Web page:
The agricultural sector has a much greater impact on the climate than most realize, and its emissions differ in kind from the carbon dioxide emissions associated with the fossil fuel industry. While agriculture emits harmful amounts of carbon dioxide (mainly from on-farm energy use and land conversion), it also produces large amounts of methane (mainly from ruminant digestion and manure) and nitrous oxide (mainly from manure and manure). as well as changing the amount of carbon stored in vegetation and soil. These two greenhouse gases have a much stronger global warming effect than carbon dioxide. Recognizing the potential of these emissions, real climate impact of agricultureand the fact that emissions from the agriculture sector continue to increase while emissions from other sectors are decreasing under greenhouse gas reduction policies, we cannot achieve our climate targets without significantly reducing these emissions.
Agricultural methane is a particularly problematic source of emissions given its origins and scope. Agriculture produces more methane than the US oil and gas industry. The largest source of methane is enteric emissions from cows and sheep, animals whose ruminant stomachs produce large amounts of methane, which they inhale with each breath. It also comes from wet manure management systems (mainly in the swine and dairy industries) where manure is stored in large wastewater ponds or “lagoons”. Rice fields and food waste rotting in landfills also release methane, but animal agriculture remains the primary source. Efforts to reduce methane emissions from agriculture – of which there are few – have so far been unsuccessful and may actually have the opposite effect of increasing greenhouse gas emissions instead. For example, while paying close attention anaerobic digesters – using animal waste to generate energy – these systems do nothing to address enteric methane emissions. And digesters monetize waste, removing incentives to reduce overall fertilizer production and may even encourage herd size growth, which will ultimately increase enteric methane emissions as well as harmful odors and pollution that disproportionately harm environmental justice communities. Meanwhile, while initiatives such as feed additives such as seaweed or synthetic chemicals to reduce methane from cow burps reduce only a small fraction of emissions, producing seaweed on a scale necessary to be effective could pose a host of other sustainability issues.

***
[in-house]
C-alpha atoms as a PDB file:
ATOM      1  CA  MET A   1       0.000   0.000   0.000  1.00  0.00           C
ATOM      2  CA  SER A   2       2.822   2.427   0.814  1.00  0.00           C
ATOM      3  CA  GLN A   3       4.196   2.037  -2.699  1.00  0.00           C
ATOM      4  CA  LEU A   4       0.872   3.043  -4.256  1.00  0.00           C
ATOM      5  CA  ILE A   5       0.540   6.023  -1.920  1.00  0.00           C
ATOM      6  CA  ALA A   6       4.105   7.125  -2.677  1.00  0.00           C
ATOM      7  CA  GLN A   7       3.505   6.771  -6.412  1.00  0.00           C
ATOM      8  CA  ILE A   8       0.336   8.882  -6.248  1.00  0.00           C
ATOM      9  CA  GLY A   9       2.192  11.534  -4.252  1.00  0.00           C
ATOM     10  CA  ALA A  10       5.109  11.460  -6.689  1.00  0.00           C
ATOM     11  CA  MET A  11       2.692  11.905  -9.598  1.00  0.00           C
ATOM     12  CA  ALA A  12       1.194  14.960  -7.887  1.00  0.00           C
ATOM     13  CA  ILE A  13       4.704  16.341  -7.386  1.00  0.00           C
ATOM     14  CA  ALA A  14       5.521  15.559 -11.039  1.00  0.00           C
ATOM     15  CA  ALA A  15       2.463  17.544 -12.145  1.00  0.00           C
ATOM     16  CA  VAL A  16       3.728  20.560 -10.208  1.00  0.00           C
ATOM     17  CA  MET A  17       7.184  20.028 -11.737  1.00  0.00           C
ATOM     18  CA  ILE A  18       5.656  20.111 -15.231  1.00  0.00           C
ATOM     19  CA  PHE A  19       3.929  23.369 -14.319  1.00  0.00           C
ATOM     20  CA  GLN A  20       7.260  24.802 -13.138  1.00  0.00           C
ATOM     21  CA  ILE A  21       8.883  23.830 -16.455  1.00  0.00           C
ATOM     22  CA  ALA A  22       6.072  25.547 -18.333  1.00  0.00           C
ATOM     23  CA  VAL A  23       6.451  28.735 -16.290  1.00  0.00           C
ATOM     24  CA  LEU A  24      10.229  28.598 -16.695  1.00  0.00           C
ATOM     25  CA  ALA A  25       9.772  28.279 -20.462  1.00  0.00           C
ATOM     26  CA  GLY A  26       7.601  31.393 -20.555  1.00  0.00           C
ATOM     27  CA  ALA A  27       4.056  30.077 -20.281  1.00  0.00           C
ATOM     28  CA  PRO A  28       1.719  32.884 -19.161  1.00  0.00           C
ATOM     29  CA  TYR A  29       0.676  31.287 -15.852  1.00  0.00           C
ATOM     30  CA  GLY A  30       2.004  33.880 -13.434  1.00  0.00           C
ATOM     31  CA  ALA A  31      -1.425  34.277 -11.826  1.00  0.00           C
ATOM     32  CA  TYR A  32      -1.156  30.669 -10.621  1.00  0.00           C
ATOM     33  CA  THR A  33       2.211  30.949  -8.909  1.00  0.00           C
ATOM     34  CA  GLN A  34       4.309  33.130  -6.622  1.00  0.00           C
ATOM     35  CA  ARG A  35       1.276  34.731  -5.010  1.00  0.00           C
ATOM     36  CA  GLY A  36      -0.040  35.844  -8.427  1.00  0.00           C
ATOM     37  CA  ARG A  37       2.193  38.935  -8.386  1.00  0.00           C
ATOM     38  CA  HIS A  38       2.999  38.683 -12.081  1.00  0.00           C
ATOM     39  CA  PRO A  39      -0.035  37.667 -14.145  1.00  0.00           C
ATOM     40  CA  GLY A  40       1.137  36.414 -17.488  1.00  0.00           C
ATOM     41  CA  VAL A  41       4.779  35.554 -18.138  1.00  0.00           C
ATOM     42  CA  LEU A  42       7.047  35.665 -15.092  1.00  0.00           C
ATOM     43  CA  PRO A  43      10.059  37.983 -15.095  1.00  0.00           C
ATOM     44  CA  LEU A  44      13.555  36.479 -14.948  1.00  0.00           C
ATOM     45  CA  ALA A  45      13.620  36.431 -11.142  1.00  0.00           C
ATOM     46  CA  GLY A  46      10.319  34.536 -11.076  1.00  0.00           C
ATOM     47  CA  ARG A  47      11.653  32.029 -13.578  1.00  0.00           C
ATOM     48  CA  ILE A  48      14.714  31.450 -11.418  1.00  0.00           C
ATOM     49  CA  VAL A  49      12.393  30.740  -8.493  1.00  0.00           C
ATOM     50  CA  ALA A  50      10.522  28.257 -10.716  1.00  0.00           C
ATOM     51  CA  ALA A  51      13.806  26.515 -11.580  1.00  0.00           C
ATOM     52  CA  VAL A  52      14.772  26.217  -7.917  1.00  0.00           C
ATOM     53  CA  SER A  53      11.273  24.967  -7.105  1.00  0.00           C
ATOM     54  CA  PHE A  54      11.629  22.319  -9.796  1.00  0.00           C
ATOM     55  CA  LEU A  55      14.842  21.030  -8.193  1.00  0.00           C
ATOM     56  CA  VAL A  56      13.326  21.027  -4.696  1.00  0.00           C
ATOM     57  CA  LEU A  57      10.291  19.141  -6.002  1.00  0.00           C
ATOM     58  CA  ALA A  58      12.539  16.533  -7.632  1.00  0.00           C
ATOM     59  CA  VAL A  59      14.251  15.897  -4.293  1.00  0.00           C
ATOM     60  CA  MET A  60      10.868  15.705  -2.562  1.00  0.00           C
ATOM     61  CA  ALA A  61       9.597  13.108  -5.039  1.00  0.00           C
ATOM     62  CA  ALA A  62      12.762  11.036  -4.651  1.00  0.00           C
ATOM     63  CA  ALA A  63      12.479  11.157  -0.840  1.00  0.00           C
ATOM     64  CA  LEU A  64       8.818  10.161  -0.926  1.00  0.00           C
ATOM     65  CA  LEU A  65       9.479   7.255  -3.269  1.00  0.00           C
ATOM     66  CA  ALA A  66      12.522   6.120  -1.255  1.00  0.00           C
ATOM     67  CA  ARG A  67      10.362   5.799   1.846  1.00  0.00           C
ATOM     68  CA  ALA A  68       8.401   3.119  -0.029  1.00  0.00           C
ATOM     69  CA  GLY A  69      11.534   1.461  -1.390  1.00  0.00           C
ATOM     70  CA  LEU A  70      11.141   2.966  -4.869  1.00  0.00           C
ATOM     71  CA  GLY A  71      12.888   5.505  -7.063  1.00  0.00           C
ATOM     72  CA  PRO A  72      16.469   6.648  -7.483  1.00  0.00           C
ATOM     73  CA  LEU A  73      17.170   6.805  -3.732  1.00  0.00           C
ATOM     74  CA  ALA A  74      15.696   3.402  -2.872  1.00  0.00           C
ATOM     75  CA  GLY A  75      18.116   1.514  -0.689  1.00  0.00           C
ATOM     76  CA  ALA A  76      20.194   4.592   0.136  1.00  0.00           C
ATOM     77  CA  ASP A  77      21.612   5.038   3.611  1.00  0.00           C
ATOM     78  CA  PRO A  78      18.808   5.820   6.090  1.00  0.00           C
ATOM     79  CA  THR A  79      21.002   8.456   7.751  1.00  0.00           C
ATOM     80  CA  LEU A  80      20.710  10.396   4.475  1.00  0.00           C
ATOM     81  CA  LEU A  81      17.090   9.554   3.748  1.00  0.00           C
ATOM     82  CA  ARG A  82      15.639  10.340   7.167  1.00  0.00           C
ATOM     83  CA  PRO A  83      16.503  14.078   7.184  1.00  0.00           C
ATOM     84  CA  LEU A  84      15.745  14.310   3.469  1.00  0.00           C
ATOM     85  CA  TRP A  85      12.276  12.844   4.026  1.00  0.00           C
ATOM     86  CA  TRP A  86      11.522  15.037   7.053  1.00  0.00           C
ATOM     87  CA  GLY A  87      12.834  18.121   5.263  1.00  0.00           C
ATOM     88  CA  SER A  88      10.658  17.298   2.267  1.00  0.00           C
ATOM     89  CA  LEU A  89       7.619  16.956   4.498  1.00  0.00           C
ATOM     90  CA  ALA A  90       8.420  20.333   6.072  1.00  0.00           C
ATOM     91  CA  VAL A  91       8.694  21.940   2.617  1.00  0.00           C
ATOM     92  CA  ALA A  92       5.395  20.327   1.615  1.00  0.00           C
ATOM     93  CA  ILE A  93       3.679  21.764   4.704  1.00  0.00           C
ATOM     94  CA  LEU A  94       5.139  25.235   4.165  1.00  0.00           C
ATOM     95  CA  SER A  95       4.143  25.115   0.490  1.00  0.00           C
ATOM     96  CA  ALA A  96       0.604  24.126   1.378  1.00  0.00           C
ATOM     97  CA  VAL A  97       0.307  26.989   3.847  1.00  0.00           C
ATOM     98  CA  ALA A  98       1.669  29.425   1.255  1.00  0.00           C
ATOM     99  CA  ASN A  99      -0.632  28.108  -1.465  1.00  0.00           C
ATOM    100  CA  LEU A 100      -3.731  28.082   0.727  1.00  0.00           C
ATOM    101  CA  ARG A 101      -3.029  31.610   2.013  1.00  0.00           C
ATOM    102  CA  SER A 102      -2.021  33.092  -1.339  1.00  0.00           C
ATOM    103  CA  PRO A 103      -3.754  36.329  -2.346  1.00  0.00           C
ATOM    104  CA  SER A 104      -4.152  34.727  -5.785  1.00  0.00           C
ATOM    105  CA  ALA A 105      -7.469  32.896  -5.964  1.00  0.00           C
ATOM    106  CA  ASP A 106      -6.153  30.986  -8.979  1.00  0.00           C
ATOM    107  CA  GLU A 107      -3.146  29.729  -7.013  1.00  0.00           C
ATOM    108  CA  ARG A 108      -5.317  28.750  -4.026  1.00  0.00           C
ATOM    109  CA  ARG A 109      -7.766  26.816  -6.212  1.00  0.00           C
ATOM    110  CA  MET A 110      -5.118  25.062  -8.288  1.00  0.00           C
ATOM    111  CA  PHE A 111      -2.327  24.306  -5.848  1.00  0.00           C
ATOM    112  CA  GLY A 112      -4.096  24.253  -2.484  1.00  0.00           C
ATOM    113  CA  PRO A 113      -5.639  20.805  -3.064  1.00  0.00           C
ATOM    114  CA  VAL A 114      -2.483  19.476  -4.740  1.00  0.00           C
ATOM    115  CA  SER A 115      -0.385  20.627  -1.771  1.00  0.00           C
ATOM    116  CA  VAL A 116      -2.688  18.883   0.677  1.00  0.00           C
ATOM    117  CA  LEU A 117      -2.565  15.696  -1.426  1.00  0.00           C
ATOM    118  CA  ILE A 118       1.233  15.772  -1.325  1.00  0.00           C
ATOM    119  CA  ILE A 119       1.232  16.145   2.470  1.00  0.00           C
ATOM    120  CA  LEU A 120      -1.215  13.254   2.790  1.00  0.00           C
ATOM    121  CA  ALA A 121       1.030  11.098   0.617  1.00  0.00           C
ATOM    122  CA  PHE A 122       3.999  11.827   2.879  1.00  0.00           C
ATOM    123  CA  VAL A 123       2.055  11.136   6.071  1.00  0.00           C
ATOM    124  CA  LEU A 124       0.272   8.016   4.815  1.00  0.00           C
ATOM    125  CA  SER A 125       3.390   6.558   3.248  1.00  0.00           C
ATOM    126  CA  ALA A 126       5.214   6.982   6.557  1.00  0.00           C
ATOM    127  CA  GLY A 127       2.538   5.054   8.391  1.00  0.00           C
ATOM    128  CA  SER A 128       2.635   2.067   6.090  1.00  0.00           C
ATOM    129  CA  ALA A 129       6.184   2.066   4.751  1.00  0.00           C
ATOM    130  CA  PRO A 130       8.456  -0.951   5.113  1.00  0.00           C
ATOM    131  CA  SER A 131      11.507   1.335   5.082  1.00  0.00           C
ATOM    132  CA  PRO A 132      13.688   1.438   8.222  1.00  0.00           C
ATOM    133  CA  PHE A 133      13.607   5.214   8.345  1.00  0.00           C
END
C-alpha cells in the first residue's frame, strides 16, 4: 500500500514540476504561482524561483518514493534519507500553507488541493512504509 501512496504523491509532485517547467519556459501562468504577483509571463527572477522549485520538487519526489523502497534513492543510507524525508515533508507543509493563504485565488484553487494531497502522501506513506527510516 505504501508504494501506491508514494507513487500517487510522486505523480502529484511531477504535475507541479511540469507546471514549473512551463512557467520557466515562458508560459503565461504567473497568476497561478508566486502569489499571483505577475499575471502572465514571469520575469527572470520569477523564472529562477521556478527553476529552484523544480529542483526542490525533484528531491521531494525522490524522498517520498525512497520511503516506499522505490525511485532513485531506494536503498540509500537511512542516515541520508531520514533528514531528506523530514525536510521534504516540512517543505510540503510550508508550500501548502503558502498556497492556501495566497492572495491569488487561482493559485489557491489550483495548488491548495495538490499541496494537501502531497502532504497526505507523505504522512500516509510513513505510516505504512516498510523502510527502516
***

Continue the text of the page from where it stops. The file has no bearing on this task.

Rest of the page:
Despite the impact of agricultural methane on our climate and the lack of effective mitigation strategies to date, the Biden Administration’s Methane Emissions Reduction Action Plan (MERAP) recommends relying only on pre-established incentive-based and voluntary partnership programs to reduce emissions from this sector. While MERAP recommends updating and enforcing regulations to reduce methane emissions from the oil and gas sector, it only recommends using tools already established under the Administration’s Climate Crisis Combat Executive Order and the U.S. Department of Agriculture’s recently established climate smart. partnership initiative. We urge the administration to do more and seek stronger measures to monitor, report and mitigate. methane emissions from agriculture. Options include shifting manure management to systems that produce less methane, require methane retention from the largest producers, reduce herd size through demand-side measures (as has been done in the energy and transport sectors), and expand improved grazing systems.
Fortunately, the recently enacted Inflation Reduction Act (IRA) offers another opportunity to address methane emissions from agriculture. It provides approximately $20 billion to the US Department of Agriculture to promote practices to reduce greenhouse gas emissions, leaving the “what” and “how” to the Secretary’s discretion. When the Secretary begins enforcing the agricultural provisions of the IRA, which Congress first explicitly linked agricultural financing to climate change mitigation practices, we urge you to consider practices that reduce it. all agricultural sources of greenhouse gases, including methane.
As always with increasing regulation of the industry, there will undoubtedly be a harsh backlash from the industrial agriculture lobby to prevent the public from learning the truth about the harmful climate impacts of industrial animal agriculture. Indeed, the lobby went to great lengths to hide the truth about the climate footprint and pollution impact of animal agriculture. For example, there have been numerous proposed changes to the IRA that could prevent the EPA from requiring monitoring or reporting on agricultural methane, and there is a longstanding congressional equestrian forbidding the use of appropriate funds to support any program that would require agro-farming. Firms will report greenhouse gas emissions from livestock. Despite these efforts, it is essential that the Administration use more than voluntary programs to reduce agricultural greenhouse gas emissions if we have any chance of reducing climate damage from this sector.
View the Earthjustice Sustainable Food and Agriculture Program statement on Agricultural Methane here: Burps at MERPS